At a meeting in her constituency, the party’s deputy leader praised claimants who funnel taxpayers’ cash to Africa as ‘hidden heroes’.

Bizarrely she claimed the practice – widely seen as an abuse of the overstretched welfare system – was a way of boosting international aid.

Taxpayers foot a £20million annual bill to pay child benefit to immigrants whose children are not even living in Britain.

Firstly, immigrants are not sending ‘benefit payments to relatives abroad’. This is a lie. They are sending money home whilst possibly – Harman only says that they might be – in receipt of working tax credits and child benefits. This means that a proportion of income sent home could be made up of some benefits. It is not – as the Mail tries so hard to imply – the case that they all get a lump sum of benefits that they just stick in the post to their relatives in Africa. Spending your own money on whatever you want is what any person is entitled to do, just as the wealthy couple can spend their Child benefits on wine if they wish and can afford to – it is their benefit, they can do what they like with it. Likewise, the working tax credit is designed to allow people to pay rent, council tax and live. If they have any income spare they can spend it on whatever they like. The point Harman was making was that it was quite heroic for them to choose to send this home rather than spend it on themselves.

This means, of course, that suggesting that sending their own money to Africa is ‘widely seen as an abuse of the overstretched welfare system’ is an absolutely disgraceful statement, utterly repellent and importantly, completely dishonest. How can receiving tax credits or child benefits to which they are entitled possibly be an ‘abuse’ of the system? The last paragraph of the above quote follows suit, given that this £20 million annual bill is incurred from migration within the EU. It is EU practice for the country that receives the taxes to pay the benefits. So, for example, if a Polish guy lives and works in the UK – so that the UK government gets all of the tax receipts, it is seen as fair that the UK government pays the benefits, even if the children of that worker live elsewhere in the EU. If a British citizen worked in Poland the same would apply.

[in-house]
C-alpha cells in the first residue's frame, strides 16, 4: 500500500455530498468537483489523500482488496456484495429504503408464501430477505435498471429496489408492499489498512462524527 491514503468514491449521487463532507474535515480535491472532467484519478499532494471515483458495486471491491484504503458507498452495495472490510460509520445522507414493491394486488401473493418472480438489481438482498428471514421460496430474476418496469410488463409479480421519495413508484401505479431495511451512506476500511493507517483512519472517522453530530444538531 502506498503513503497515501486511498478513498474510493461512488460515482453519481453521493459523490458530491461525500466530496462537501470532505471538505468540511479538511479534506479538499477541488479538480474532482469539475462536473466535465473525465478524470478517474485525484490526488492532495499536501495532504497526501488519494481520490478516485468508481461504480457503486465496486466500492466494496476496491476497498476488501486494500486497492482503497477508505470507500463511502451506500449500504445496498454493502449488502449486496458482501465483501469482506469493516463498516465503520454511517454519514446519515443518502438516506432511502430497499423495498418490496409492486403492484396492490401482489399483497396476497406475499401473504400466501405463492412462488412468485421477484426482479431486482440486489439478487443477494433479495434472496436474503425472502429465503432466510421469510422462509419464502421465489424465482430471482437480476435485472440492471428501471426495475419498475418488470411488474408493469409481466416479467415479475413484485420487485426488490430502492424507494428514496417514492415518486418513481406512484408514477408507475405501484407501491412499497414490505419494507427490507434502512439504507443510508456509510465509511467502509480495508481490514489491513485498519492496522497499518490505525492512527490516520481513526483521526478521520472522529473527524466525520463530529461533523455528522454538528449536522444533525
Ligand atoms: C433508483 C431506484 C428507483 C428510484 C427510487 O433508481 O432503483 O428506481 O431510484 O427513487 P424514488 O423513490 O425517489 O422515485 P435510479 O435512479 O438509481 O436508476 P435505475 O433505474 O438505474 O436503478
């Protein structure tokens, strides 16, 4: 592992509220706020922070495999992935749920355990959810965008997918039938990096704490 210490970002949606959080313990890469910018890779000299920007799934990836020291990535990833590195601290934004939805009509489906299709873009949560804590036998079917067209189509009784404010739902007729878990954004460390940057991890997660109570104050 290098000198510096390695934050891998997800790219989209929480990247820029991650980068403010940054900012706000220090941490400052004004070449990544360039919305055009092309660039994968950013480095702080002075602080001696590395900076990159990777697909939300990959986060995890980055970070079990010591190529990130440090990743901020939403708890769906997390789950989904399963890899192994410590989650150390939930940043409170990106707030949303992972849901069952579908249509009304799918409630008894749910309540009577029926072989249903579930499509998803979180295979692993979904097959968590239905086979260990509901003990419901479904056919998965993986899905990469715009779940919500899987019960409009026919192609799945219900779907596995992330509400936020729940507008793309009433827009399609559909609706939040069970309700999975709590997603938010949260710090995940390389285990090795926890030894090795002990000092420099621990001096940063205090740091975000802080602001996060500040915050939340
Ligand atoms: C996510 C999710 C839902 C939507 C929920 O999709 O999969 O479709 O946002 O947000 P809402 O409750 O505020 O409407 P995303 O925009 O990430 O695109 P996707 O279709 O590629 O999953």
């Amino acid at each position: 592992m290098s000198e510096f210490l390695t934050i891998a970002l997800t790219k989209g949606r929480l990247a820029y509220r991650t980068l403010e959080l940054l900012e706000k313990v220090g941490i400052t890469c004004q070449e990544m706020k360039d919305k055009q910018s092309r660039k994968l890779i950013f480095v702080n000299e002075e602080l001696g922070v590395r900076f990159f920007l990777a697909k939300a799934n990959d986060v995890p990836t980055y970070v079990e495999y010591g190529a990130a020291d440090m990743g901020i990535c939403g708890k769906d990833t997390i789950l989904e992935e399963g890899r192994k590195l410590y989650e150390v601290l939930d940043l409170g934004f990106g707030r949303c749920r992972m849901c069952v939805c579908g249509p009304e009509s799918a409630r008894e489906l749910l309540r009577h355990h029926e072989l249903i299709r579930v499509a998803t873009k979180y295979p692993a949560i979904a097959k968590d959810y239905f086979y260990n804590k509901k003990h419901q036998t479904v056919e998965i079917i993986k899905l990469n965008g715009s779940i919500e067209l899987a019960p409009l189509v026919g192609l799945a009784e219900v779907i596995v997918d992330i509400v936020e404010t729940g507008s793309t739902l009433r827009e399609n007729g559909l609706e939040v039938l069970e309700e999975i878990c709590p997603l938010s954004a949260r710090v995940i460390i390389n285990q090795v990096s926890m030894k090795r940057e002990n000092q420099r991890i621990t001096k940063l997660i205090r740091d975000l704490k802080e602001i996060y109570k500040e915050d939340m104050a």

So, obviously this has nothing to do with the specific immigrants being discussed because they are from outside the EU and therefore outside of this arrangement, this ‘abuse’ and tax bill has nothing to do with the immigrants in question, but nonetheless that Mail is blaming them anyway.

I guess my main rebuttal is this: the blogger claims I was ‘not interested in dissecting the Mail’s argument that if you are on income support or housing benefit you shouldn’t have enough money left over to send any home’. I am making it abundantly clear that this argument was utterly false, given that income and housing benefits were not what was being discussed by Harman. I made that clear in my original post, I pointed out that Harman is talking about working tax credits and child benefits that some of the immigrants might have been receiving whilst the Daily Mail shoved in different benefits that they were all getting to completely distort her points. I dismissed the Mail’s arguments because they were transparently dishonest, not because I was not interested.